R is an environment for statistical computing. This is a cheatsheet and a collection of additional notes, mostly collected during university courses or home exercises.

Typing `help(function)`

or `example(function)`

into the R console, gives us quite useful documentation.

Basic vectors are initialized with the `c()`

function. It accepts values or other vectors as arguments and it'll merge them.

Repeated sequences can be generated with the `rep(values, counts)`

function. For example `rep(1:3, c(2, 2, 3))`

will return `1, 1, 2, 2, 3, 3, 3`

.

We can generate closed numeric sequences with the `seq(from, to, step)`

function or with the `from:to`

shorthand.

Matrix objects can be generated by using the `matrix(values, rows, cols)`

function or by setting the shape of a vector with `dim(x) <- c(rows, cols)`

.

The built-in functions in R to calculate summary statistics are using the formulas for sampled data. We can fake the raw data with some `c(rep(mark1, af1), rep(mark2, af2))`

calls.

Alternatively, we can apply some corrections to the built-in functions to get the precise result. In common cases (such as variance or covariance) this equals to replacing the `n - 1`

denominator with `n`

.

```
empirical <- function (fn, x) {
fn(x) * (length(x) - 1) / length(x)
}
```

We can start writing to a file with `sink(path)`

and return the output to the console with `sink(NULL)`

. Writing both to a file and to the console can be done with `split=TRUE`

.

Outputting to images can be started by calling the `png(path, width=w, height=h)`

or `jpeg(path, width=w, height=h)`

functions. Afterwards all plots are written to the file. This can be stopped with `dev.off()`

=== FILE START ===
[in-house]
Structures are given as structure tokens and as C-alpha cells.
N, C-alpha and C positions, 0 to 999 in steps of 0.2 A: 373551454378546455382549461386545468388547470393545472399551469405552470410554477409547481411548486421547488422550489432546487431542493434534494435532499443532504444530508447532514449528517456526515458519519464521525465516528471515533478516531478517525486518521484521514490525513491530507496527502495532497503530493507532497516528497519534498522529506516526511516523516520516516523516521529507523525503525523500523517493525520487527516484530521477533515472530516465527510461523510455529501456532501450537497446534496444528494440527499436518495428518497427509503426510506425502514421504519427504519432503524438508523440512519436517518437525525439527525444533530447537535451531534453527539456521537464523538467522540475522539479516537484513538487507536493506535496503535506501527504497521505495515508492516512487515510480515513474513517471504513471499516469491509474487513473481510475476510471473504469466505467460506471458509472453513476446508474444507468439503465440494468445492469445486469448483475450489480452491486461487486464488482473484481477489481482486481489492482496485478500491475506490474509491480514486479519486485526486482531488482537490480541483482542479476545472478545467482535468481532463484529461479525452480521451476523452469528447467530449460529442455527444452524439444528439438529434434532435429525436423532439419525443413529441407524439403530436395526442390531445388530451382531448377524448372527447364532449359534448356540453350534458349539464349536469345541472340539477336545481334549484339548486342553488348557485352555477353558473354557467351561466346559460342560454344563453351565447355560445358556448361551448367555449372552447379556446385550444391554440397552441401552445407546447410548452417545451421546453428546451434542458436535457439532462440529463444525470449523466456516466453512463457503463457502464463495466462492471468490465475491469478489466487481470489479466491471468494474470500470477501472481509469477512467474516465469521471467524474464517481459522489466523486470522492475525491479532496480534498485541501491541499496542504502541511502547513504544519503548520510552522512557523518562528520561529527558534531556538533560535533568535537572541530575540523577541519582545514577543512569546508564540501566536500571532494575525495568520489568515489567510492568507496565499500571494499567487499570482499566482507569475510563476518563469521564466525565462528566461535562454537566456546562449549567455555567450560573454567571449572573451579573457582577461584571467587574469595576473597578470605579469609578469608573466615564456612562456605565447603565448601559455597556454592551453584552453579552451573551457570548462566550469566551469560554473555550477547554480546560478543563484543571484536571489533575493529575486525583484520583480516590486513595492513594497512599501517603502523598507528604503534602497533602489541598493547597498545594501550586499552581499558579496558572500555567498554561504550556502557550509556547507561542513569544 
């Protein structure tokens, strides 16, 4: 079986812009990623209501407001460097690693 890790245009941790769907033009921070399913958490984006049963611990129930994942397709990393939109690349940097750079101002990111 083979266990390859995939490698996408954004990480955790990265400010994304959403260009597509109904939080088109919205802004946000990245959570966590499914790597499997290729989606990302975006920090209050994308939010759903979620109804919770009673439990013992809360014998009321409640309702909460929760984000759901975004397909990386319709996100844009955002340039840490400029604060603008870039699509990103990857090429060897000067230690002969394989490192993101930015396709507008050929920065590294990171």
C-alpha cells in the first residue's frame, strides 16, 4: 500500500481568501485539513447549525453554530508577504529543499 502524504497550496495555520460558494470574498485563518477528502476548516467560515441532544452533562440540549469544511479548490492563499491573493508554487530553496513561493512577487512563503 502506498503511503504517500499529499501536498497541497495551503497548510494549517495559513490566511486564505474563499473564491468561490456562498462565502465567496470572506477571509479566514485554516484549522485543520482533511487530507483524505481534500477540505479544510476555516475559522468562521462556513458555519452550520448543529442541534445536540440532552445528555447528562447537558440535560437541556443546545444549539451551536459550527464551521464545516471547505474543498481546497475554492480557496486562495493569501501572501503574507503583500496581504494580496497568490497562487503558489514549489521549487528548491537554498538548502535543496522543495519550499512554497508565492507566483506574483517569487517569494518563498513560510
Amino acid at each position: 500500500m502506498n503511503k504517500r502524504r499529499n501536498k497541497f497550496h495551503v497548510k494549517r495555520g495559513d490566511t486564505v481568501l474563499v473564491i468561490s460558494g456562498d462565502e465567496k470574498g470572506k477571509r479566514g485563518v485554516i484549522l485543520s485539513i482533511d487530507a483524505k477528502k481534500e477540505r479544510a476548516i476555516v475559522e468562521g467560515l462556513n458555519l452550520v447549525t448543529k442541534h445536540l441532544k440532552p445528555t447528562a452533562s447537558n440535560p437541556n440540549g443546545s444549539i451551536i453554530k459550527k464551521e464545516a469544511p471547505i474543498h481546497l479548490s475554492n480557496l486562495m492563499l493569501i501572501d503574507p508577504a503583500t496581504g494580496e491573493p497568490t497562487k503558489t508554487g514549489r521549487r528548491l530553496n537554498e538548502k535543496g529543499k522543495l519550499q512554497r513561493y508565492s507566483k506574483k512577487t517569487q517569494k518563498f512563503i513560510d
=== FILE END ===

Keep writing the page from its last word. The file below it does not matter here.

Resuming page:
.

R has powerful plotting functions to represent different types of data. These functions generally accept the `main`

, `xlab`

and `ylab`

parameters for the different labels. Simple ones are `pie(x)`

, `barplot(x)`

, `plot(x, y)`

, `plot.stepfun(x, pch=16)`

, `boxplot(x)`

.

Histograms can be plotted with the `hist(x)`

function. With `freq=FALSE`

the function will use relative frequencies. We can specify the breaks with the `breaks`

parameter or by passing custom breaks as an argument: `hist(x, c(0, k1, k2, n))`

Calculating quantiles for raw data can be done in many ways. Tukey's five numbers (min, 1st quartile, median, 3rd quartile, max) with `fivenum(x)`

, specific percentile with `quantile(x, probs=c(p1, p2))`

. Calculating the quantile of grouped data can be done with faking the raw data (biased quantile) or by implementing its formula as a function.

The built-in `cov(x, y)`

function is handy to calculate the covariance of sampled data. We can calculate difference correlation coefficients with the `cor(x, y, method="method")`

function, where the method can be one of `"pearson"`

, `"spearman"`

or `"kendall"`

.

R provides a very simple way to fit linear regression models through the `lm(y~x)`

or `lm(y ~ x1 + x2)`

function. Afterwards, using the `summary(model)`

function we can get values like the intercept, slope or R squared.

We can plot the model by calling `abline(model)`

after a `plot`

call.

The package `gtools`

provides simple helper functions for combinatorics: `permutations(length(x), n, x)`

and `combinations(n, k, x)`

. `choose(n, k)`

provides a quick way to calculate binomial coefficients.